2 Levels Of Culling Images

In his Lettres Provinciales, the French philosopher and mathematician Blaise Pascal famously wrote: “I would have written a shorter letter, but I did not have the time.”

While most people understand this when it comes to writing, the same is valid for photography.

It takes a great deal of time to cut perfect photos down to outstanding ones.

Lately, I am finding that many clients are asking me to help narrow down their selections. So I have to be sure that in my estimates, I have options for clients to request tighter edits, which will be an additional charge to the project.

Cull In, Cull Out

Culling is a process of finding the keepers and discarding the undeliverable images. So, the first thing you must do is determine the keepers.

When shooting negative films like Black & White, we use contact sheets to help in the editing process. The negatives were in plastic sleeves that would hold 36 images and then printed on an 8” x10” sheet of photographic paper.


The photographer would use a loupe that would help them look at each photo, and they would then use a Sharpie or Grease Pencil and check the frames. The checks were the Star Rating system, and now that is what you see in the software programs. We didn’t draw stars in the past by hand.

Today’s photo editing software still uses the 5-Star system.

  1. Fair
  2. Average
  3. Strong
  4. Excellent
  5. Outstanding

Most photographers and editors would do the first cull of images, checking those usable and thus getting one check or star for fair or publishable photos.

With Slides or Transparency, we would toss the unacceptable images. But, unfortunately, you kept all the negatives due to needing the longer strip to put into an enlarger to make prints.

I still do this today with digital images. I treat them just like I did my Kodachrome slides. If they are good, I will keep them and do an edit using Lightroom/PhotoShop.

2nd Round of Culling

The process of now going through all the keepers and rating them is the most time-intensive process of culling. I do not do this for most of my clients. I offer this if they want me to do this for them, but I do charge for what is an additional service.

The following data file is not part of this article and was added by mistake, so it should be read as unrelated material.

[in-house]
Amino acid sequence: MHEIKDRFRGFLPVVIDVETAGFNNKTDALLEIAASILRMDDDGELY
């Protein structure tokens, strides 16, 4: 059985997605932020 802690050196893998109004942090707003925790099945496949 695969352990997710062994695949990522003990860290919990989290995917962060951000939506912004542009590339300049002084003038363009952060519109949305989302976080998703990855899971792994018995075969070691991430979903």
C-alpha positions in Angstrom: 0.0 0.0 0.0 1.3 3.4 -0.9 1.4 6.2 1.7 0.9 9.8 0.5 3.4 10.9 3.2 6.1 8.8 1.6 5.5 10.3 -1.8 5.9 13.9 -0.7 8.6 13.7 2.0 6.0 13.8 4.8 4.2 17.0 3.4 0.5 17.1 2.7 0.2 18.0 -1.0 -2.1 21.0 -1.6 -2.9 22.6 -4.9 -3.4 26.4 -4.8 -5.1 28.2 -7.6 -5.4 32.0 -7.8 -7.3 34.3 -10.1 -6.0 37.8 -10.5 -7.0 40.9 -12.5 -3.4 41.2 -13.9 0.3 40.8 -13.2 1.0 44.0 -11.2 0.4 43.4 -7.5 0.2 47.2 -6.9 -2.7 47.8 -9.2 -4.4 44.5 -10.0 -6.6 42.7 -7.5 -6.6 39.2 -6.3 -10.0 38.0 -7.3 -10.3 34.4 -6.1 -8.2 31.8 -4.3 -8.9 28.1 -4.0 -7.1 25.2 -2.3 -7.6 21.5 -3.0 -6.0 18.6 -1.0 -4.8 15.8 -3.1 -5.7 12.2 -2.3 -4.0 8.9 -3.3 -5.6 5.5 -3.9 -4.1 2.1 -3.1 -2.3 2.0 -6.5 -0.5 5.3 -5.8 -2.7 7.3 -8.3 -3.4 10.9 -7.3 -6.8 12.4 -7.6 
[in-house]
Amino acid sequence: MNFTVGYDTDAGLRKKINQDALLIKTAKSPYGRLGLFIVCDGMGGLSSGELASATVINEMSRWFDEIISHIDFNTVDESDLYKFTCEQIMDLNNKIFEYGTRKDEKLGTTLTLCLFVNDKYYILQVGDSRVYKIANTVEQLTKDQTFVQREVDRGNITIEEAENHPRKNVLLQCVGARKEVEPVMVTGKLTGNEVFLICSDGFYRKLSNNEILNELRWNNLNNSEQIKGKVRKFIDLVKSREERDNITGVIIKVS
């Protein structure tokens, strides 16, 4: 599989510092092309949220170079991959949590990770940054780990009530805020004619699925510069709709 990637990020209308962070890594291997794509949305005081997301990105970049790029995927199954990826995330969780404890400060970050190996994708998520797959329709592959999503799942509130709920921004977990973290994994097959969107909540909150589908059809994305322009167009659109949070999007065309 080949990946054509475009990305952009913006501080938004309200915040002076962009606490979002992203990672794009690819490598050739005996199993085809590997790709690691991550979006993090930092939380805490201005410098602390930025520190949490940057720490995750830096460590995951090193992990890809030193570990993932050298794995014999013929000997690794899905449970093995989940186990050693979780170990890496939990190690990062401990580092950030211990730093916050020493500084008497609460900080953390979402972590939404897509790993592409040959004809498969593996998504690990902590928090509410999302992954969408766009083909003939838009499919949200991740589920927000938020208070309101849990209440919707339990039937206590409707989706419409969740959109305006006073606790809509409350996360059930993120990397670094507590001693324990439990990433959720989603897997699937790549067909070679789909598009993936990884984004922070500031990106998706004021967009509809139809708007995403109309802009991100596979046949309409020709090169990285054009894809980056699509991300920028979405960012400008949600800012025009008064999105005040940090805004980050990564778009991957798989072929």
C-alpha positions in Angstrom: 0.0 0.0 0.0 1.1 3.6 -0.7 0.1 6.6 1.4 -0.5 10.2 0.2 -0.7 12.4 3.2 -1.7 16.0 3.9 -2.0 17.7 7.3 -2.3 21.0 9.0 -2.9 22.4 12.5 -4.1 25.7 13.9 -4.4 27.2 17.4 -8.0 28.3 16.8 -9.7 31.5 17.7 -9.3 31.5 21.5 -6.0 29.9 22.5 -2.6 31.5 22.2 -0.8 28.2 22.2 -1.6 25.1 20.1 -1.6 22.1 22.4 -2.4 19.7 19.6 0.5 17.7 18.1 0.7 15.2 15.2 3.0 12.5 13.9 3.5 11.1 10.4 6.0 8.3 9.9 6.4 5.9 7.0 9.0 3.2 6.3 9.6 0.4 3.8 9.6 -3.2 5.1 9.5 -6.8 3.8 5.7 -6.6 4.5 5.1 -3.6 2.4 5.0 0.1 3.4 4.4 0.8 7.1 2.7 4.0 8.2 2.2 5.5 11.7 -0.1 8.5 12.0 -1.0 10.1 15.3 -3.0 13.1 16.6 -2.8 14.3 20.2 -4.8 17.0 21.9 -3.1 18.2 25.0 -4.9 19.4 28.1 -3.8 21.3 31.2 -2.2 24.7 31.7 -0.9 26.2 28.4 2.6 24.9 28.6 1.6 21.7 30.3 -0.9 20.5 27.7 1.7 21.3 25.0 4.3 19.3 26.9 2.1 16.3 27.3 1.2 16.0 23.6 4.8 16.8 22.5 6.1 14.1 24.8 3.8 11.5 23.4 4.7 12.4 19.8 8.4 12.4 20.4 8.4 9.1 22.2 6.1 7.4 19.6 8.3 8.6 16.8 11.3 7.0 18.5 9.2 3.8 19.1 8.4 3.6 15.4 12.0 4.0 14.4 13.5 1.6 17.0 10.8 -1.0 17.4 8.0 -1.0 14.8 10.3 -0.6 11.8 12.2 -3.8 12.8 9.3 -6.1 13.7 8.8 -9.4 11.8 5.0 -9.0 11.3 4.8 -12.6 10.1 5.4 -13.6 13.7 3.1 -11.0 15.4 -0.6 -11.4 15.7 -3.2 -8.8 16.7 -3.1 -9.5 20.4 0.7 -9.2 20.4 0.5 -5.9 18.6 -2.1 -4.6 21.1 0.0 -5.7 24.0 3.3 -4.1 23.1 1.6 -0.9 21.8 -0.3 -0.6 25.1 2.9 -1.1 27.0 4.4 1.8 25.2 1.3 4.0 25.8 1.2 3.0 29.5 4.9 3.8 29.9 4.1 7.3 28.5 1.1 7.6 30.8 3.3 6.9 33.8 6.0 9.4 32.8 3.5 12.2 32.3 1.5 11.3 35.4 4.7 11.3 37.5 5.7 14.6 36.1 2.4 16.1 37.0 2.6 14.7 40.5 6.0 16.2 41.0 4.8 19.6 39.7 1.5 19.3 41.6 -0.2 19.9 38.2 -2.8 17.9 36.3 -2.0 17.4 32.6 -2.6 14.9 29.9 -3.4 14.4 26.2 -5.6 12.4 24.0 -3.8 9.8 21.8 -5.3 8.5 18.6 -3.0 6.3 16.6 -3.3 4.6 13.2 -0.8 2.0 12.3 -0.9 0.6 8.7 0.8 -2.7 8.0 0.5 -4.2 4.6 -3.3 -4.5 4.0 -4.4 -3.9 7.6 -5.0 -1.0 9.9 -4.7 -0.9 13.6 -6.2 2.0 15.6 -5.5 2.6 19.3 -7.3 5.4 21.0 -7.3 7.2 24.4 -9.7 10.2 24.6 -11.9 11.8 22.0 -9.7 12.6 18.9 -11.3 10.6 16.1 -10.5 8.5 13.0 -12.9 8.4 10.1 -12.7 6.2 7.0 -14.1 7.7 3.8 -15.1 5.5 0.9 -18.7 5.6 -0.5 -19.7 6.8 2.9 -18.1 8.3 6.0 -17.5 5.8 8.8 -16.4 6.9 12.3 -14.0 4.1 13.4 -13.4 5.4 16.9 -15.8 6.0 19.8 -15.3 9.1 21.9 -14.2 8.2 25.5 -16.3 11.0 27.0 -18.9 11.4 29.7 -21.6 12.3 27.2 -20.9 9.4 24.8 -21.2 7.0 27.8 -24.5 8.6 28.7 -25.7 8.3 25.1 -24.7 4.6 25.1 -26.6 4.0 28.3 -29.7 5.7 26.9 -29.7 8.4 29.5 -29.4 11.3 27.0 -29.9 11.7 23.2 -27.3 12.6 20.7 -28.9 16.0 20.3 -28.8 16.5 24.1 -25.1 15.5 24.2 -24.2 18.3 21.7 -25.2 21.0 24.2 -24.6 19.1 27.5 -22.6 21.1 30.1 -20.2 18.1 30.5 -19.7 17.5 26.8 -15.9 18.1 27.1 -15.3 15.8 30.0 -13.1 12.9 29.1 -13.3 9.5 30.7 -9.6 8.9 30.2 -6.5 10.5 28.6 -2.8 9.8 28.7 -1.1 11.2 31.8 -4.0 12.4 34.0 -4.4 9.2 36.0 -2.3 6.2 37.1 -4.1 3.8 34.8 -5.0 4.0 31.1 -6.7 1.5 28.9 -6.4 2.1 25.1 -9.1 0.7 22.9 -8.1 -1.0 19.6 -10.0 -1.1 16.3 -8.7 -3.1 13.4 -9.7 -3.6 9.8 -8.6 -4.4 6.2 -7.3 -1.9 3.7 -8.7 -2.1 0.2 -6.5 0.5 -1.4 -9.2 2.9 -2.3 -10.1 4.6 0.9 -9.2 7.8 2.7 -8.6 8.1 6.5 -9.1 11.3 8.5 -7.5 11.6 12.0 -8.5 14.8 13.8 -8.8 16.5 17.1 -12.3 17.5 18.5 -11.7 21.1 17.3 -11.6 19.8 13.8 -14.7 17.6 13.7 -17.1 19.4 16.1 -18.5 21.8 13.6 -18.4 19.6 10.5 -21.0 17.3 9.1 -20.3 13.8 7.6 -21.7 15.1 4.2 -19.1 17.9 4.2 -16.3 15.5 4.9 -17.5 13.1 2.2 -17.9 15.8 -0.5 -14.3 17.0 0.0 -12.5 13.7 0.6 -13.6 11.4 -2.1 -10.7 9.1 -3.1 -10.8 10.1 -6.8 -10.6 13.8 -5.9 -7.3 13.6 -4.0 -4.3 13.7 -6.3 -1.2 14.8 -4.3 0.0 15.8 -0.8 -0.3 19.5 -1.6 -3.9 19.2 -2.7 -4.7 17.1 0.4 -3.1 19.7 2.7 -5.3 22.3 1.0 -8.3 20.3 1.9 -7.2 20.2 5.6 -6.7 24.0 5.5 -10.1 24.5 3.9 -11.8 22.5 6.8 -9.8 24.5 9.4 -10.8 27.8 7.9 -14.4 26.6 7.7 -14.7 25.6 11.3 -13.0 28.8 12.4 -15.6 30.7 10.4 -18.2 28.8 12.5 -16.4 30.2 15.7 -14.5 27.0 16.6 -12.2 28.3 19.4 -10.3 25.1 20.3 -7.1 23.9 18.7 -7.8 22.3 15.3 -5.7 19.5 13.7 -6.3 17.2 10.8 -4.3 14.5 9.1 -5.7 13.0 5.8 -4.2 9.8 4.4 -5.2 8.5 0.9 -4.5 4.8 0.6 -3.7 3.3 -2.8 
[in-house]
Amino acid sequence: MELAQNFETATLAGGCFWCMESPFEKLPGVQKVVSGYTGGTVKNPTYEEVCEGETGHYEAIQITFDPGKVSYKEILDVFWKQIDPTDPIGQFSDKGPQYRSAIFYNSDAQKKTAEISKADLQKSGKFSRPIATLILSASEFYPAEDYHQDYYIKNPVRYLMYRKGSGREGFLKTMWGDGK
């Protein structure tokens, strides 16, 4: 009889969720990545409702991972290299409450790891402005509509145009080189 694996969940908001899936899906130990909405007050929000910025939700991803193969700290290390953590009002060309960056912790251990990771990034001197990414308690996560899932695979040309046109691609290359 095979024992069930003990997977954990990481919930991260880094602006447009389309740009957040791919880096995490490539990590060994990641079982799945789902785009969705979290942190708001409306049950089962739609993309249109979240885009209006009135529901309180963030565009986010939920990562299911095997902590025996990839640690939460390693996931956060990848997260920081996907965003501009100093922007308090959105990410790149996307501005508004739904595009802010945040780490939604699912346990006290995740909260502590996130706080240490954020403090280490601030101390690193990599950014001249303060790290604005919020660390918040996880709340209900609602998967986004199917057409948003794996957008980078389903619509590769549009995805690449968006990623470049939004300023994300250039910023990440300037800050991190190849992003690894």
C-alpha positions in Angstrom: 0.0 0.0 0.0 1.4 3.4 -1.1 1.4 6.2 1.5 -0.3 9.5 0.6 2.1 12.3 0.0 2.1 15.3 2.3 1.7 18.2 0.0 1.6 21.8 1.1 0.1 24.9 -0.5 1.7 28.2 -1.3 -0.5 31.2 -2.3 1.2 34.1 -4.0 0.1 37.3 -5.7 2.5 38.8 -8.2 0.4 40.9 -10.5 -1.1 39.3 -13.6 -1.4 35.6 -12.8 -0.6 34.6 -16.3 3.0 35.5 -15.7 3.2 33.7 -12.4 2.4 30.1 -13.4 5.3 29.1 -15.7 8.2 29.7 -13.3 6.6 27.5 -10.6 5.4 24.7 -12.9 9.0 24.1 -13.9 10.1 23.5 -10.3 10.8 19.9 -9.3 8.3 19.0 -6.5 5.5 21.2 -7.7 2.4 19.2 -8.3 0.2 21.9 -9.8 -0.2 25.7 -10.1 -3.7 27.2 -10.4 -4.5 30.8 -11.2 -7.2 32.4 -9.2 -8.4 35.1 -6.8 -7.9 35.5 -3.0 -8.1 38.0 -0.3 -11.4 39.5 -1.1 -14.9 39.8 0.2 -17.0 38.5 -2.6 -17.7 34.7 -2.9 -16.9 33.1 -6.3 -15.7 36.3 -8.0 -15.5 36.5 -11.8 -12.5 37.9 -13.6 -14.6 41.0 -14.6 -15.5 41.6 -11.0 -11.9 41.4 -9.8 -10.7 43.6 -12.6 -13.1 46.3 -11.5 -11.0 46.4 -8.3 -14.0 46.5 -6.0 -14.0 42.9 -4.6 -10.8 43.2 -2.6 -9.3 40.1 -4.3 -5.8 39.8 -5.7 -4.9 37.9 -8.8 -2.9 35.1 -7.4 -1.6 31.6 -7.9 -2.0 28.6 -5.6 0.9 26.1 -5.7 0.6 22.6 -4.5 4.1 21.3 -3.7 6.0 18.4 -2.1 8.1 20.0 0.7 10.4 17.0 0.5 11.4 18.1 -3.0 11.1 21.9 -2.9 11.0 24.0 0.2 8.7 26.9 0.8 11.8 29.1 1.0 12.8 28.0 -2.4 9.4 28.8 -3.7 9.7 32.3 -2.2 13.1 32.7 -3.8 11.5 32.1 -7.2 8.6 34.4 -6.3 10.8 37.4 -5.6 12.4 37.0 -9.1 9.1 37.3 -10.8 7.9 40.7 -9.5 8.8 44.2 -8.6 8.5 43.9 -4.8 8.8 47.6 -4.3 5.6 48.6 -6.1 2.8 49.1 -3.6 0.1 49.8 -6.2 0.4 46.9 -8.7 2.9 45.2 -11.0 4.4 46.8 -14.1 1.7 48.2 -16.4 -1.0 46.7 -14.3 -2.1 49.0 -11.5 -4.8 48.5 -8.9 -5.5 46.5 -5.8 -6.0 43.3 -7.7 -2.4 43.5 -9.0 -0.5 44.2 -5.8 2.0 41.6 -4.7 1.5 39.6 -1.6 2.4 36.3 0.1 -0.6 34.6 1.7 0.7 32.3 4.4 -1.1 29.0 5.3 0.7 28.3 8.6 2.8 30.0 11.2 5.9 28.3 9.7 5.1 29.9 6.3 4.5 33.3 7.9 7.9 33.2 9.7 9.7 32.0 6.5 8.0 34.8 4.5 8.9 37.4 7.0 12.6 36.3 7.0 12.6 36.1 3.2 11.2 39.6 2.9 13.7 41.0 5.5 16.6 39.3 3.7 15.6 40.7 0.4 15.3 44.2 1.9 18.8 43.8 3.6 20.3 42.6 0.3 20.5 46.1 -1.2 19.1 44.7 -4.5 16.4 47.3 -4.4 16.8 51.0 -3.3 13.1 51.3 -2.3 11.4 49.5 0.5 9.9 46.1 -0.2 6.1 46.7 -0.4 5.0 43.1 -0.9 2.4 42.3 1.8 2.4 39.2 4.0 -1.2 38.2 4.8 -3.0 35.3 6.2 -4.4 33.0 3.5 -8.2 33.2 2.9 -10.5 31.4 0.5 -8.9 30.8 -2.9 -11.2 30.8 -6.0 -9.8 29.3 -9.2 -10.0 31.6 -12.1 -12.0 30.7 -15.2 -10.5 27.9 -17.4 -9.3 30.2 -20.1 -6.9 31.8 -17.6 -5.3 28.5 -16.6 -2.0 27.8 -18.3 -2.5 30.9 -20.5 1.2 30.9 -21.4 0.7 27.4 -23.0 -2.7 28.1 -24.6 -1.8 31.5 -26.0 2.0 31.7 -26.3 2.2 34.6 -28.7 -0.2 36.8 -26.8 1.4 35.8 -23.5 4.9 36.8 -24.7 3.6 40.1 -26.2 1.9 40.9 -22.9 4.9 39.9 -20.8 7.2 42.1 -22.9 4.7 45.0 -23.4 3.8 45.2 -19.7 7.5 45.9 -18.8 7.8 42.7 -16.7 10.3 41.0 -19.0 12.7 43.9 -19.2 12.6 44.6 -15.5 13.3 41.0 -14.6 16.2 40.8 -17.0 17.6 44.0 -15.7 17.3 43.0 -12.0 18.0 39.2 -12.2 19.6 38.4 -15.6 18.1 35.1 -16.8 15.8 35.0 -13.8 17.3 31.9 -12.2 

While working on staff at a magazine, I would go back through all my images and then rate them from usable to outstanding; I would do this to help an editor pick the best photos for a story’s publication. However, most of my clients today need the images for more than just a story; they put them into a library they pull from for various projects. So they are asking for a stock photo shoot. Sure there may be the first use in mind, but they want them in their files for other services in the future.

When editing for a magazine story, we would show only the 3s, 4s, and 5s. If they were looking for something we didn’t include, we could always go back to the 1s and 2s to find something.

Sometimes you have enough excellent photos of a person that the designer can pick based on what would work best for a layout—having the person looking left would work better than facing right.

We all know the problem with a group photo. The more people in the picture, the odds of someone having their eyes closed or not having a good expression are most likely to occur. For this reason, I usually don’t get rid of photos where one person has their eyes closed in a snap because the other people may look best in that photo. It is not uncommon that after a client reviews all the pictures, they ask me to cut a person in one of the group photos and replace them in another. This way, everyone looks great.

My default mode for delivering images to clients is to give them all the pictures that are Fair or better than Fair.

If a client wants me to go through all the images and give them the best picks, I must charge for the extra time to do this cull. It can usually take twice as long to narrow down the best speaker image from 50 or more shots to the best 2 or 3 images.

Ideally, you want to have all the images you keep rated. This way, when you need to find pictures, you can search through the metadata that helps you explore the caption or keyword fields. Once you have all the images of “John Doe,” you will most likely want to find the best. Since the photos are already rated, you can narrow your search based on the star rating.

Creating a separate folder/gallery of the best images is something I often do for clients. I have chosen to make this an add-on rather than my standard package because most clients don’t want to pay the higher rate for me to spend more time on their images.

I think it is something to spell out to your customers either way. Your price estimate should tell them what they are getting. If you go that extra mile in your base rate by rating the best images or just giving them the best photos, then charge for this additional work and tell them you are doing this for them.